Don't expect to see the next generation of PlayStation hardware before 2021. That's the official word from John Kodera, the CEO of Sony's PlayStation division. That would place it eight years after the release of the PS4, the longest gap between consoles in PlayStation history, although the 2016 launch of the upgraded Pro model has clearly skewed the timeline.
Kodera made the comments following one of those tiresome investor calls that are financially required, but also occassionally throw out interesting news nuggets for normal people. During the investor call, Kodera said the PS4 was entering "the end" of its lifespan, which of course immediately sent gamers into a frenzy, predicting a PS5 reveal at this year's E3 and other madness.
Kodera's clarification in the Wall Street Journal makes it clear that this evolution is not imminent, even if behind the scenes work is underway on whatever PlayStation becomes next. "“We will use the next three years to prepare the next step, to crouch down so that we can jump higher in the future,” he said, using a delightfully appropriate platform game analogy.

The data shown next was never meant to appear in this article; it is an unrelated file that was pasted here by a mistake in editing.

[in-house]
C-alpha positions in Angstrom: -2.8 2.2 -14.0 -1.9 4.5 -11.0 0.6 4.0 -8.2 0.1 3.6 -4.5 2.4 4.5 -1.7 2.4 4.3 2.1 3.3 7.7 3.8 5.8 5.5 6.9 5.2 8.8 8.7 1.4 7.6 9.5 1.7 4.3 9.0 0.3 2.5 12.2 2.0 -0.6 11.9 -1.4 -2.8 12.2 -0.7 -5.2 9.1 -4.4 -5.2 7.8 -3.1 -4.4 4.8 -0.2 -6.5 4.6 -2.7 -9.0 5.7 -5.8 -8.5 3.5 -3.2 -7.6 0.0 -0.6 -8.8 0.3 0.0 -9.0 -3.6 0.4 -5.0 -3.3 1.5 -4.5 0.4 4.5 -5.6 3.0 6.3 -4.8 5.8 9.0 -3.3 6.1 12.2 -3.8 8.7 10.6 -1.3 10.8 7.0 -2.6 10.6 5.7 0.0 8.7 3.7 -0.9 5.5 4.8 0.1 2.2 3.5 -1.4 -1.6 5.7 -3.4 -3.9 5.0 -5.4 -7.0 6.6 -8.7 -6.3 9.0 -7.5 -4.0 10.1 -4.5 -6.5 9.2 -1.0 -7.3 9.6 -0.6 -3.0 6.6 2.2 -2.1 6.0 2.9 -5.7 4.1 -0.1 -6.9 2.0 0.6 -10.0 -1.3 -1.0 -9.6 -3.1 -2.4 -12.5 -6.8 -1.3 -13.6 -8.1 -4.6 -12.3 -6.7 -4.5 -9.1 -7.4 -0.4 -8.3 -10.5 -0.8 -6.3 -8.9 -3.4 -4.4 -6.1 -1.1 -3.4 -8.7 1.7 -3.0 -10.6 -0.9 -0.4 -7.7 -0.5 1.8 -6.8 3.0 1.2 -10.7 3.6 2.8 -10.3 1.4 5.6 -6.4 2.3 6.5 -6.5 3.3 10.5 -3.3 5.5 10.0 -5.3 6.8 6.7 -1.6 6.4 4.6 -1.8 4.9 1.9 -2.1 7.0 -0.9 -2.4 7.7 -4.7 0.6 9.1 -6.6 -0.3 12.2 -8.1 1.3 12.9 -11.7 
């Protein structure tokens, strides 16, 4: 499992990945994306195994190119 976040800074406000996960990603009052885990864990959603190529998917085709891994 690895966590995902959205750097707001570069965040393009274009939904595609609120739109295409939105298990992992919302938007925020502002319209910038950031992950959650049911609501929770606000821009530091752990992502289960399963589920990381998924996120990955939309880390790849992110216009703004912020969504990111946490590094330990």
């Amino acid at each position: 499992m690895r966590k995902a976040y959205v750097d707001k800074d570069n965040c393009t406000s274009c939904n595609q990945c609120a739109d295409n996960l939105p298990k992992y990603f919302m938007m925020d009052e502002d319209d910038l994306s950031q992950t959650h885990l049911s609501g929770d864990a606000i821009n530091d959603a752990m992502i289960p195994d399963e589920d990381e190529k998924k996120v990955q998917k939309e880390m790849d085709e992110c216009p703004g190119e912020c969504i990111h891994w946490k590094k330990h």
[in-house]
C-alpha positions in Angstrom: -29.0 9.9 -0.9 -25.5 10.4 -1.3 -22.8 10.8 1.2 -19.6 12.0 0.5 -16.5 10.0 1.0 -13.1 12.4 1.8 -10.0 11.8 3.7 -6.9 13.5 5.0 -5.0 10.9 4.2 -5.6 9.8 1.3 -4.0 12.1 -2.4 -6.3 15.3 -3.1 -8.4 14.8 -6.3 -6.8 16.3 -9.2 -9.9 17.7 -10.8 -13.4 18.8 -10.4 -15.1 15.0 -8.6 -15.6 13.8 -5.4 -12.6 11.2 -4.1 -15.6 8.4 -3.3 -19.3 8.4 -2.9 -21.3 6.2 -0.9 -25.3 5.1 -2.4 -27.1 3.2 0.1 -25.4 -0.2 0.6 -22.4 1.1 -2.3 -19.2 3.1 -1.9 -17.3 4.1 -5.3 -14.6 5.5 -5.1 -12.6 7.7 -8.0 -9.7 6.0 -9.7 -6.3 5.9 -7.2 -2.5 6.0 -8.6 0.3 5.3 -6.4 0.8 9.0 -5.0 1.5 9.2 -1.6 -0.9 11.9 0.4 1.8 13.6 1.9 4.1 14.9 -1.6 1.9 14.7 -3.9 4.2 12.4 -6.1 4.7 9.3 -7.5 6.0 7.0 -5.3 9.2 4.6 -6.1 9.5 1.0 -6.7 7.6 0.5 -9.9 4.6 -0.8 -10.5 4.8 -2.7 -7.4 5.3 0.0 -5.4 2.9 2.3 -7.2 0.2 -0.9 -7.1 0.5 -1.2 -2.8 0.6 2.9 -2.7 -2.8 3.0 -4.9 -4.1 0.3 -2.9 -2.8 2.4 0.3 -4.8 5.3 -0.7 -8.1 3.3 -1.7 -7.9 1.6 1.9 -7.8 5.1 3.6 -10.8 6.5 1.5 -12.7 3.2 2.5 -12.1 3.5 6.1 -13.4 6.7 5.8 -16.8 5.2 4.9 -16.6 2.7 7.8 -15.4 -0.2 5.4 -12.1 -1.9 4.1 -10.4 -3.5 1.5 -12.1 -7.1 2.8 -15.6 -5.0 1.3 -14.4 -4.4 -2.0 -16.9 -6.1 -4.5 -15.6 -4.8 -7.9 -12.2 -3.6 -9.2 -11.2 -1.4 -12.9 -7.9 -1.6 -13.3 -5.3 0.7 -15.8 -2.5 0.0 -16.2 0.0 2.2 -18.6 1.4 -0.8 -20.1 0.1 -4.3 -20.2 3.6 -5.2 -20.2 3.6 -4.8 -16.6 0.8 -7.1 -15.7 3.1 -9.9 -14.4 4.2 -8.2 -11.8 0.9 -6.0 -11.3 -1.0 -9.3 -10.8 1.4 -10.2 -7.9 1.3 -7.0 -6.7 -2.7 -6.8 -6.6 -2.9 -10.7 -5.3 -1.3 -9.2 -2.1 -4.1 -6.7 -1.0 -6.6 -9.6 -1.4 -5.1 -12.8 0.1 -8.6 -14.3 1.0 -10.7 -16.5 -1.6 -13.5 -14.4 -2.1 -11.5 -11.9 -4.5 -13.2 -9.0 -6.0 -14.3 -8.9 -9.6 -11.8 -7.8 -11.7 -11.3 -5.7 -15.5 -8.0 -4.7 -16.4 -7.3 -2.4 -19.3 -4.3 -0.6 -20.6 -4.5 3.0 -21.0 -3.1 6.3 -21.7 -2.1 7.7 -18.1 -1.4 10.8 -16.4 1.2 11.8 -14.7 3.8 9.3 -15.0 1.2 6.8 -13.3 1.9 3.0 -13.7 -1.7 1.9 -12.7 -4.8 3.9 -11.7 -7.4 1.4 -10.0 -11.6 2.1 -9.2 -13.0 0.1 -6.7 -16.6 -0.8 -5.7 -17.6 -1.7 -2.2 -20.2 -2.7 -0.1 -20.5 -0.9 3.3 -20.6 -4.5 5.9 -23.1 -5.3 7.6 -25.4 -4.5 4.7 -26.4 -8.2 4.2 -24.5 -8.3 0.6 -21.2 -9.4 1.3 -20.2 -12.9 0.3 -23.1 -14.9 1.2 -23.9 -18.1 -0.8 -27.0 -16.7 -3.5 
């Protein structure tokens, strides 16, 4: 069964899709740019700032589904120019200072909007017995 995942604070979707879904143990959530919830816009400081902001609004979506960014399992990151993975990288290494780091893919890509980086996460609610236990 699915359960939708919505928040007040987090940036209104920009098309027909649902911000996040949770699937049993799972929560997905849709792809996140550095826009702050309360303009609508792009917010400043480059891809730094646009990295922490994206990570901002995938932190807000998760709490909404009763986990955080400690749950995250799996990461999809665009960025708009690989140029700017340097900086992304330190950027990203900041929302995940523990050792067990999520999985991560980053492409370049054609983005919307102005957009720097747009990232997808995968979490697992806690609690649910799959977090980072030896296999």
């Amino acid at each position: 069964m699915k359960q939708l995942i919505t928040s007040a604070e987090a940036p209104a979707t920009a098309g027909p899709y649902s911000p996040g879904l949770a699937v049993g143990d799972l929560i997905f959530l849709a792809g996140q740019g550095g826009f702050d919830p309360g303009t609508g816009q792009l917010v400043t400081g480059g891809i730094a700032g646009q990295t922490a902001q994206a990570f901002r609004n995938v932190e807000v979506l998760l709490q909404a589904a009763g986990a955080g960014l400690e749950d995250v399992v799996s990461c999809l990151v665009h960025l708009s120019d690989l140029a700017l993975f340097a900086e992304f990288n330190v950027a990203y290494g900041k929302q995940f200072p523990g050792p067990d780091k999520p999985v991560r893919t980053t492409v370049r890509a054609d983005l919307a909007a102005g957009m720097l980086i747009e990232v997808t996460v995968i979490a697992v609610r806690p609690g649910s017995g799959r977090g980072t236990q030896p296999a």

He also dropped a few hints regarding the company's philosophy regarding what comes next, and it suggests that we may see a shift away from the old console model and more towards an ongoing service model. "“We need to depart from the traditional way of looking at the console life cycle,” says Kodera. “We’re no longer in a time when you can think just about the console or just about the network like they’re two different things.”
Kodera also admitted that Sony needs a "broader perspective" on mobile use as it relates to PlayStation gaming now that the Vita has ceased production.
Of course, there's no reason for Sony to rush into a PlayStation 5. Its current console is comfortably leading the market, its exclusive first party software is breaking records, and the Pro upgrade has kept the serious 4K graphic nuts satisfied. Just knowing that the next chapter is coming, however, is pretty exciting.